American adults are consuming increasing amounts of media. In 2016, we broke records with our average 10 hours and 30 minutes daily, and we’re only becoming more digitally driven. This explains many brands’ enthusiasm for augmented reality marketing.
So what exactly is augmented reality marketing and why should your brand invest in it?
Augmented reality marketing integrates digital data into the real-time environment. Unlike virtual reality, which at this point requires bulky headsets, AR is increasingly accessible. The technology enabling marketers to develop augmented reality experiences is growing easier to use and more affordable too.
88% of mid-market companies (firms with annual revenues of between $100 million and $1 billion) are already using some form of virtual or augmented reality as part of their business. — Deloitte, 2017
Using a mobile or tablet device’s camera, augmented reality marketing superimposes digital images on the real-time reality in that particular space. Ideally, the augmented reality is scaled to fit the camera view’s spatial layout to offer a truly immersive experience. Augmented reality marketing might also use specialized glasses such as those from Snap, Vuzic, ODG, or Sony, but this isn’t necessary.
Examples of Augmented Reality Marketing
With augmented reality the number of things we can do with the simple swipe of a finger or click on an app grows exponentially. Consider these examples:
Luxury watch retailer Jura allows customers to try on its watches at home with what it labels its “world first cutting-edge technology.” The brand’s augmented reality app addresses the potential buyer’s desire to know “how it would look on [his/her] own wrist.”
L’Oreal’s branded AR apps allow users to try makeup and hair looks on a selfie photos. It’s Makeup Genius app promises “the future of makeup is now at your fingertips.”
Ikea has also enhanced its consumer experience (and perhaps saved several couples from Ikea-shopping related meltdowns) with an app allowing people to see how items of furniture from the catalog would look inside their own homes.
TacoBell, an early sponsor on Snapchat, enjoyed Cinco de Mayo success in 2016 with 224 million people viewing the lens — which put the user’s face on a taco — in a single day.
Google Maps is incorporating augmented reality into its Street View to help people follow directions in real-time. Plus, the new AR feature will personalize recommendations along the way, by adding a match rating system drawing on your past likes, reviews, and saved preferences.
What You Can Do Now with AR Marketing
Augmented reality marketing opportunities run the gamut. Your brand might experiment with:
- Integrating three-dimensional ads allowing for greater detail and higher pixel/display size ratio compared to 2-D monitors.
- Offering virtual product experiences via AR apps allowing buyers to view the product in their environment.
- Localizing promotions to clients in the direct vicinity — such as a restaurant enabling guests to find wine pairings that match their menu items with creative use of AR.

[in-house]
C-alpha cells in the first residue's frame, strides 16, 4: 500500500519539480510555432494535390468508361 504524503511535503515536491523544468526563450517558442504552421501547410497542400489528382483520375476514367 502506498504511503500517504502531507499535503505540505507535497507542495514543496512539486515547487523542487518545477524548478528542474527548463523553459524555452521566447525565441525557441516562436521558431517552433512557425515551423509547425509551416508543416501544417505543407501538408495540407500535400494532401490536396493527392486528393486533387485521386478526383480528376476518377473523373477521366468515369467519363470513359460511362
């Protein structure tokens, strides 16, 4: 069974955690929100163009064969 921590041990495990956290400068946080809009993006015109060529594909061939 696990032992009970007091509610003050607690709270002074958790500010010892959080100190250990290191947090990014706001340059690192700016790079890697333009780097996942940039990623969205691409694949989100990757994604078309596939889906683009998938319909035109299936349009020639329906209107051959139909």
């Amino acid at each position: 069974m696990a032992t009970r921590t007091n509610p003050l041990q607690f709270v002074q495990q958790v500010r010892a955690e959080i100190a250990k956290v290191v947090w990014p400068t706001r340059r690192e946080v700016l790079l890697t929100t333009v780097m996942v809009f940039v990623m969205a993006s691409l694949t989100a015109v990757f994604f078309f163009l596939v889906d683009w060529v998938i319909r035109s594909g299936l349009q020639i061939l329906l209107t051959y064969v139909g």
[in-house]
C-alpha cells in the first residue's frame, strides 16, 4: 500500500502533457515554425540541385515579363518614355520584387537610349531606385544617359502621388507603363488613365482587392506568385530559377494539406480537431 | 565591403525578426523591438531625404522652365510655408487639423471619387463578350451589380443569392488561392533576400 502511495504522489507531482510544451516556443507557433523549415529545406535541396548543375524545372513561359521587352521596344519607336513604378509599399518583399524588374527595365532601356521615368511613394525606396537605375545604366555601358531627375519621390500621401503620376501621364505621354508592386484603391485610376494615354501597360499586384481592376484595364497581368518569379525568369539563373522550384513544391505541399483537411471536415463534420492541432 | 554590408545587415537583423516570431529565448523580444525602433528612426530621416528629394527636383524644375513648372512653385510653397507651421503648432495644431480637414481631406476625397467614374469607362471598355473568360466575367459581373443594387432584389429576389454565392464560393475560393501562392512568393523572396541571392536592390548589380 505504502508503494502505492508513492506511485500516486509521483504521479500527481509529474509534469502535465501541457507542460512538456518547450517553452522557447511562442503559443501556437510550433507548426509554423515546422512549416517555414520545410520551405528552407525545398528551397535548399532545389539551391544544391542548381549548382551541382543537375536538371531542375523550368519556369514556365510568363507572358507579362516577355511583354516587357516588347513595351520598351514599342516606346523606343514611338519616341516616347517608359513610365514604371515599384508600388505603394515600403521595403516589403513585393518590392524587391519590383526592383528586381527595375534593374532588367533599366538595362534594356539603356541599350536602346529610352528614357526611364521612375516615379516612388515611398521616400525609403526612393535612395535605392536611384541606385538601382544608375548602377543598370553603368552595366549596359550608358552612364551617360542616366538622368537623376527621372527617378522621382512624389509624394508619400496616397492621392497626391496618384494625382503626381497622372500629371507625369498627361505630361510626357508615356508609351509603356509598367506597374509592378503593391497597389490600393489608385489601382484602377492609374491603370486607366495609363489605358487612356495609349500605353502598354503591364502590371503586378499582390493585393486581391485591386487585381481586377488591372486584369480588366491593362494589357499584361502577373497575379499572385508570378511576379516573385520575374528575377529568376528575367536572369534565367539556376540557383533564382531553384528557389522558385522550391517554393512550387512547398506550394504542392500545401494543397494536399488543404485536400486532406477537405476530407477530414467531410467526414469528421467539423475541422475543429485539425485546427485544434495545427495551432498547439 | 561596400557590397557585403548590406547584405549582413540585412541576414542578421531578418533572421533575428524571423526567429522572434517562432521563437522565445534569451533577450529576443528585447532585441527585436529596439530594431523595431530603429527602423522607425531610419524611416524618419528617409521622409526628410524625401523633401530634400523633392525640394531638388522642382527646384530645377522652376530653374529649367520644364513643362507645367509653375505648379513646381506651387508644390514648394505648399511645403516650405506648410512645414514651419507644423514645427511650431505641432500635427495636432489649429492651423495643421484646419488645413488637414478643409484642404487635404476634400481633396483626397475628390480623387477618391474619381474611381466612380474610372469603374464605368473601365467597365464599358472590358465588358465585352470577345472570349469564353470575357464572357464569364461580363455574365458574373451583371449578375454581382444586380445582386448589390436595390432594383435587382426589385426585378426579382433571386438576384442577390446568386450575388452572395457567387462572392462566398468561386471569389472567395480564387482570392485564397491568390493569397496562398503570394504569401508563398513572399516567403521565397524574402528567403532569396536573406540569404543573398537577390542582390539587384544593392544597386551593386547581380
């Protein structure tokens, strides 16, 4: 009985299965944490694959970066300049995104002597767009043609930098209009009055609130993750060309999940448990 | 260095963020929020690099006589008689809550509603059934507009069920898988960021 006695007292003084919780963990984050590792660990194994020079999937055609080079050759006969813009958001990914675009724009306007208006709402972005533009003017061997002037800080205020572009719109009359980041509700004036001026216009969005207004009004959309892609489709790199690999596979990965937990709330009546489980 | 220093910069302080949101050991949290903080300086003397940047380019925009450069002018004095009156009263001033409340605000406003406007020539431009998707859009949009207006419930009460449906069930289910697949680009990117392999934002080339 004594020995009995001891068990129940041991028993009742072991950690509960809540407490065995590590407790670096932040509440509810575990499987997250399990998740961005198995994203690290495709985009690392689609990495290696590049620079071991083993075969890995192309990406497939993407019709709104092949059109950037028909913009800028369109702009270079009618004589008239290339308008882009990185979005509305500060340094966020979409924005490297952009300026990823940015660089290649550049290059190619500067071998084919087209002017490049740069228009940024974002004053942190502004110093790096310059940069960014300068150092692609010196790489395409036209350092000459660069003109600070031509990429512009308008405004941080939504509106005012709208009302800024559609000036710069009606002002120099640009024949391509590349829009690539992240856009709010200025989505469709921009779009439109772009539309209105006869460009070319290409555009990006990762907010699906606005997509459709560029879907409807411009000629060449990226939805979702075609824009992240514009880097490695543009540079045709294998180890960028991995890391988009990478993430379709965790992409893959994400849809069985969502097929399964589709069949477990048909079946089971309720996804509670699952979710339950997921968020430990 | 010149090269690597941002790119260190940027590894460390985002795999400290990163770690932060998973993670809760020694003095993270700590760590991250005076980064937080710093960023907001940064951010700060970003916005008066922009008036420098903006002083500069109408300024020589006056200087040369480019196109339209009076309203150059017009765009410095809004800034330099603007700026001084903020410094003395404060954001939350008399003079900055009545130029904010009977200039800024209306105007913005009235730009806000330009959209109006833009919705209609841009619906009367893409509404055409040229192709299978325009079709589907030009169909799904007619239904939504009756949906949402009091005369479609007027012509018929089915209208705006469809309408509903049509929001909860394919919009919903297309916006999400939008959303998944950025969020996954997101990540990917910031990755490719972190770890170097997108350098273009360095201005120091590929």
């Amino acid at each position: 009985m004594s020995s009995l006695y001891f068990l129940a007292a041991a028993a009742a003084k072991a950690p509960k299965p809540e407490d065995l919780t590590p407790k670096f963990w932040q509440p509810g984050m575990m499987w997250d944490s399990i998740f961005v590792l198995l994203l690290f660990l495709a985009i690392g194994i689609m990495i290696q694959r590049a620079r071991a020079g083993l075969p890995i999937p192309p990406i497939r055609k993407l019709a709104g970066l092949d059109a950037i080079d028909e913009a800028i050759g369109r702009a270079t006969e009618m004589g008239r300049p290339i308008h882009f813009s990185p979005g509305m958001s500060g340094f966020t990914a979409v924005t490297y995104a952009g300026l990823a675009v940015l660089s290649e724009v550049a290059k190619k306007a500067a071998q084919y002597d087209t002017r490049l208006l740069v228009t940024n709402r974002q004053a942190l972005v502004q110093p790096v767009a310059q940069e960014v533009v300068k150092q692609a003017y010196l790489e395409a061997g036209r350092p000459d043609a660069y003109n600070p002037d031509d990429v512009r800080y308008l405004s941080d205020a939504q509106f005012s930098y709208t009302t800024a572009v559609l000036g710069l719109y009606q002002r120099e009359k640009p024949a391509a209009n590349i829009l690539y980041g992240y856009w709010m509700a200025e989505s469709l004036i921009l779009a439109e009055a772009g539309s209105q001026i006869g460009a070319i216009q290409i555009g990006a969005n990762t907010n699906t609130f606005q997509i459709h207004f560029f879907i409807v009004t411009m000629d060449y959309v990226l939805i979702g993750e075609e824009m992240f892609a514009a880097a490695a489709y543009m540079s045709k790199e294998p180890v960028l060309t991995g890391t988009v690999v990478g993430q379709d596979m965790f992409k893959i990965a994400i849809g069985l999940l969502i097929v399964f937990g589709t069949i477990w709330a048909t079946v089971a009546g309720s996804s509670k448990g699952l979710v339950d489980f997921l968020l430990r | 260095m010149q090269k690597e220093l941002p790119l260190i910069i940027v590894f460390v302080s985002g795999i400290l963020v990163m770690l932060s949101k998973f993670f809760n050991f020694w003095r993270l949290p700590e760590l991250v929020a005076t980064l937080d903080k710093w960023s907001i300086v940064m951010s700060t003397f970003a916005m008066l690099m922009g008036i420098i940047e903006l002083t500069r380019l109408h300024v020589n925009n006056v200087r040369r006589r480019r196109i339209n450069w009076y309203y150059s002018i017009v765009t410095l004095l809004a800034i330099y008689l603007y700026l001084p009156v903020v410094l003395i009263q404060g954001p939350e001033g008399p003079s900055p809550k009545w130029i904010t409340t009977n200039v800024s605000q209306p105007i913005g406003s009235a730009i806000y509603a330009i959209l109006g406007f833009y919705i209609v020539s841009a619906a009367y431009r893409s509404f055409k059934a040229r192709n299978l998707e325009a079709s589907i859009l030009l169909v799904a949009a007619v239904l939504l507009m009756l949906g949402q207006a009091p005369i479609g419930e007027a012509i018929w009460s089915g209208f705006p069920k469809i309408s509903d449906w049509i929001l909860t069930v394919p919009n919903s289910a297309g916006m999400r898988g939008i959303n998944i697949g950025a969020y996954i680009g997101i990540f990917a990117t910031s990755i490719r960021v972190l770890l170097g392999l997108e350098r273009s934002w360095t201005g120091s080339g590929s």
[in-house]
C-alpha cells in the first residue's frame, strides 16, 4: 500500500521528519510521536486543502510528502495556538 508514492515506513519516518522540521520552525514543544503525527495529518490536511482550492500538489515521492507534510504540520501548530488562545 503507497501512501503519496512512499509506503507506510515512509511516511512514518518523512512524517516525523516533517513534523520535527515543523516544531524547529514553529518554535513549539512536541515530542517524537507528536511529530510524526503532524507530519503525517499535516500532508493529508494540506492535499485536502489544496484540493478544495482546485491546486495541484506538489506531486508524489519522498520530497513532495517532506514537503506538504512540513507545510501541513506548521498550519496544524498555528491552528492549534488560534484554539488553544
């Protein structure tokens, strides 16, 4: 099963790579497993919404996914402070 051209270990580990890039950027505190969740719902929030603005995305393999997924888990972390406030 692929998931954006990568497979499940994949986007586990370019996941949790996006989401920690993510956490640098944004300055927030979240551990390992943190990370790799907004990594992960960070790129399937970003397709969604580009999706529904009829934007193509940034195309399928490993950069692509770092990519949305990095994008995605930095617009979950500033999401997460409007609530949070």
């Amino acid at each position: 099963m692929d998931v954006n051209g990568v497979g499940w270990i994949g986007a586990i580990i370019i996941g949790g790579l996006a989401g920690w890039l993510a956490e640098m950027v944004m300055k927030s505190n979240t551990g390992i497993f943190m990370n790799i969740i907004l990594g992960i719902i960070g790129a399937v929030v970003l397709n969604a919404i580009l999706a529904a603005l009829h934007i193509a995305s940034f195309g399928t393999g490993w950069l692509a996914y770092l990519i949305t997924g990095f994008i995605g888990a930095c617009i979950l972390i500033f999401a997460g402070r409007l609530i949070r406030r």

- Sponsoring Snapchat filters which can now be targeted to specific demographics and gender.
Yet simply saying “we should do AR marketing” may not work for many brands. Despite the increasing acceptance of AR, challenges remain. A Perkins Cole 2018 Augmented and Virtual Reality Survey Report found many considering AR offerings viewed user experience concerns such as technical limitations and performance issues as a top concerns. The study’s respondents also worried about a lack of available, quality content to support AR experiences. Working with a digital-first marketing agency can offer brands the expertise and imagination to bring any AR idea to life.
What it Means for Marketing in the Future
- 61% of consumers prefer to shop in stores offering AR experiences
- 77% want to use AR to see product differences before buying
- 85% said AR increases their confidence in their purchases.
Along with providing a layered environment to this eager, engaged audience, AR marketing advantage is that it can be a shared experience — unlike the solo, shuttered immersion of VR.
Your customers are also all the more likely to abandon desktops and laptops in favor of the inclusive opportunities of mobile devices. Of course, the fact that people are moving to mobile is no surprise — India, Mexico and Indonesia are the largest mobile-first markets with up to four times more smartphone than desktop audience. Countries such as the UK, USA, Canada, Brazil, and Spain still have more overlap of mobile and desktop audiences. AR is only helping this trend gain traction.
Additionally, personalization will continue to be critical. With AR letting people merge their photos, voices and personal environments with digital data, brands that can add value to people in an individualized way will see greater success. Snapchat, Google, and Facebook are already using AR technology, but there is potential for this to be bigger than entertainment — providing real, practical value to users could be a differentiator.
Marketing aims to engage customers and prospects and tell them stories. Augmented reality makes these efforts even more immersive. With AR, you can invite people to experience the brand story and engage with brand properties on an even more intellectually and emotionally resonant level.
If you're thinking you'd like to get into these experience, the sooner the better as the AR market is expected to grow to $117.4 billion in 2022, according to Markets and Markets research. Goldman Sachs’s predictions are less bullish calling for virtual and augmented reality to represent an $80 billion market opportunity by 2025. Regardless, there is little doubt that AR marketing is appealing to brands because it drives customer engagement, supports customer education and can be customized to individual consumers.